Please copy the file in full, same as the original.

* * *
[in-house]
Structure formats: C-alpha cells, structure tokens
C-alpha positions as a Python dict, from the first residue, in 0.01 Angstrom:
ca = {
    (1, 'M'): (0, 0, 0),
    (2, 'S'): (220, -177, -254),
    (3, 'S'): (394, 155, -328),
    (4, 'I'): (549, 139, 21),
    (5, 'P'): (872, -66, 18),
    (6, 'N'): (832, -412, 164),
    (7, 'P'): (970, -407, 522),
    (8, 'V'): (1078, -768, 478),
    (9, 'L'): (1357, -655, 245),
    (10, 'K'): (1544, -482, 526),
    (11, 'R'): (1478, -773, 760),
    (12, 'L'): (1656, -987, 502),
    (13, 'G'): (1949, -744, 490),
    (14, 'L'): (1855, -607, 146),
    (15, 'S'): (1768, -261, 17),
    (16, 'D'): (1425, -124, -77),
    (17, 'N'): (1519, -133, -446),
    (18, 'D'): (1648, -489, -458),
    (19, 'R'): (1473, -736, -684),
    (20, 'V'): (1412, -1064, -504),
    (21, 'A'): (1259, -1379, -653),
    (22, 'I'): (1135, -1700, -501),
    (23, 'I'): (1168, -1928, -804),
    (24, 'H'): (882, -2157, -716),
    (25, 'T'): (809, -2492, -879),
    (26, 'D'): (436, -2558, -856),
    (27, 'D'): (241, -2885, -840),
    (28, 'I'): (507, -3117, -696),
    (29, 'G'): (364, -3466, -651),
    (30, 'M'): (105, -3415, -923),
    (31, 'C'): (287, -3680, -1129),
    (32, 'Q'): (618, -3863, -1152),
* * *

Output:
[in-house]
Structure formats: C-alpha cells, structure tokens
C-alpha positions as a Python dict, from the first residue, in 0.01 Angstrom:
ca = {
    (1, 'M'): (0, 0, 0),
    (2, 'S'): (220, -177, -254),
    (3, 'S'): (394, 155, -328),
    (4, 'I'): (549, 139, 21),
    (5, 'P'): (872, -66, 18),
    (6, 'N'): (832, -412, 164),
    (7, 'P'): (970, -407, 522),
    (8, 'V'): (1078, -768, 478),
    (9, 'L'): (1357, -655, 245),
    (10, 'K'): (1544, -482, 526),
    (11, 'R'): (1478, -773, 760),
    (12, 'L'): (1656, -987, 502),
    (13, 'G'): (1949, -744, 490),
    (14, 'L'): (1855, -607, 146),
    (15, 'S'): (1768, -261, 17),
    (16, 'D'): (1425, -124, -77),
    (17, 'N'): (1519, -133, -446),
    (18, 'D'): (1648, -489, -458),
    (19, 'R'): (1473, -736, -684),
    (20, 'V'): (1412, -1064, -504),
    (21, 'A'): (1259, -1379, -653),
    (22, 'I'): (1135, -1700, -501),
    (23, 'I'): (1168, -1928, -804),
    (24, 'H'): (882, -2157, -716),
    (25, 'T'): (809, -2492, -879),
    (26, 'D'): (436, -2558, -856),
    (27, 'D'): (241, -2885, -840),
    (28, 'I'): (507, -3117, -696),
    (29, 'G'): (364, -3466, -651),
    (30, 'M'): (105, -3415, -923),
    (31, 'C'): (287, -3680, -1129),
    (32, 'Q'): (618, -3863, -1152),